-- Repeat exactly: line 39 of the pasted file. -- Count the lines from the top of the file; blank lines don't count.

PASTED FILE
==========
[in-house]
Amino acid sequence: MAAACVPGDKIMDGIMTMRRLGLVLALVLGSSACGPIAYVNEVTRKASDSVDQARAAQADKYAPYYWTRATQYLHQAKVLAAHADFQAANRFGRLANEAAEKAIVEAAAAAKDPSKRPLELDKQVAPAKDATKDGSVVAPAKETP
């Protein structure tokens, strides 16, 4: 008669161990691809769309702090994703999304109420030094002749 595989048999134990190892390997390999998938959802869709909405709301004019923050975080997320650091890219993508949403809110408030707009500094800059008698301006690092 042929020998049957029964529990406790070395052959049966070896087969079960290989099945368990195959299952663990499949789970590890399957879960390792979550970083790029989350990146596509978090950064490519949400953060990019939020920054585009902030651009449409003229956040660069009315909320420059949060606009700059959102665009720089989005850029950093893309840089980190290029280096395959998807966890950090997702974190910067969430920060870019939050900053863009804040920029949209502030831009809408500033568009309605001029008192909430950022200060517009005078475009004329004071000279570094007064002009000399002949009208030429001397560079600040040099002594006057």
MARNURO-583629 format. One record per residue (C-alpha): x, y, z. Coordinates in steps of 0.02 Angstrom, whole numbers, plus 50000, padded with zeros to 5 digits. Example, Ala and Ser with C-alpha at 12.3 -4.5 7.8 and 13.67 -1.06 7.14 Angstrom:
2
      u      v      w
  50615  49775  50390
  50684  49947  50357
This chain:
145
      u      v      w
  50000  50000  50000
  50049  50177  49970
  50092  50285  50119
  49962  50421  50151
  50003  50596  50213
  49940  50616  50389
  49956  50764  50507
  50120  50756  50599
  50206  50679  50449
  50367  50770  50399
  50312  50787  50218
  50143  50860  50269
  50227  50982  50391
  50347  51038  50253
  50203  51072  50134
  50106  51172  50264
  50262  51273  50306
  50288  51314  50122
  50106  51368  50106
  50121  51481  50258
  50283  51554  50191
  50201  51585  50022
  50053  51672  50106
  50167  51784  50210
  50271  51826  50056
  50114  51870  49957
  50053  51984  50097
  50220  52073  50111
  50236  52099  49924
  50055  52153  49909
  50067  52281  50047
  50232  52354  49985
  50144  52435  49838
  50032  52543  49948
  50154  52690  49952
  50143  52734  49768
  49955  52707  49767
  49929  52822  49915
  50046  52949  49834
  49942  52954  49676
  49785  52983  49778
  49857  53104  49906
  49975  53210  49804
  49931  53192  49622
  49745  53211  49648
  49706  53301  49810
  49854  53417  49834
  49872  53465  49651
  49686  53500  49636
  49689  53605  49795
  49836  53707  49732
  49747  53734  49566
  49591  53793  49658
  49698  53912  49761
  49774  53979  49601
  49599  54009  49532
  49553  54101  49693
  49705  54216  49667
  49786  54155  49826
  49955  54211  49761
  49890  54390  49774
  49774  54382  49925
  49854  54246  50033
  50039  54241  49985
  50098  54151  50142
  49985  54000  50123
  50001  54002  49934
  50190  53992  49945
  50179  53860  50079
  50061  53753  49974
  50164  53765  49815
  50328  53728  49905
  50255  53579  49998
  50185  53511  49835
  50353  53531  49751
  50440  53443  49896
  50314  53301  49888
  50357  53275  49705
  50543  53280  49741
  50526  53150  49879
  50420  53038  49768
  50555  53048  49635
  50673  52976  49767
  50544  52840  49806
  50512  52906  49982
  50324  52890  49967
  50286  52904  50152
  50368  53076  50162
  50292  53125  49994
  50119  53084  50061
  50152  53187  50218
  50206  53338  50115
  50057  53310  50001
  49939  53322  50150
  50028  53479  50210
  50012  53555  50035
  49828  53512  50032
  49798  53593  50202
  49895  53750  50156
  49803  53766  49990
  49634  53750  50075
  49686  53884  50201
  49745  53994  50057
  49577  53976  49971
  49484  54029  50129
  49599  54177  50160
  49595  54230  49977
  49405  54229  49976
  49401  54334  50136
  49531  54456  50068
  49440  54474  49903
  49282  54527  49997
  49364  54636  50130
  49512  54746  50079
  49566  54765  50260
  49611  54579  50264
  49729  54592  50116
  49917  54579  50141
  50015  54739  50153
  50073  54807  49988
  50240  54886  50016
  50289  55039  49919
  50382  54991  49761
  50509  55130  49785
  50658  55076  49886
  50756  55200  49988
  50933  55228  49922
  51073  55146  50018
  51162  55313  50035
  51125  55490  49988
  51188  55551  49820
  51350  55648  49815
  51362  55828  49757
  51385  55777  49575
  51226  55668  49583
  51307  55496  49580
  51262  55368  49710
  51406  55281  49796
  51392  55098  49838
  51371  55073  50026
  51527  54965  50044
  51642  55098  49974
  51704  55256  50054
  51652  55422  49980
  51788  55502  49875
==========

  50220  52073  50111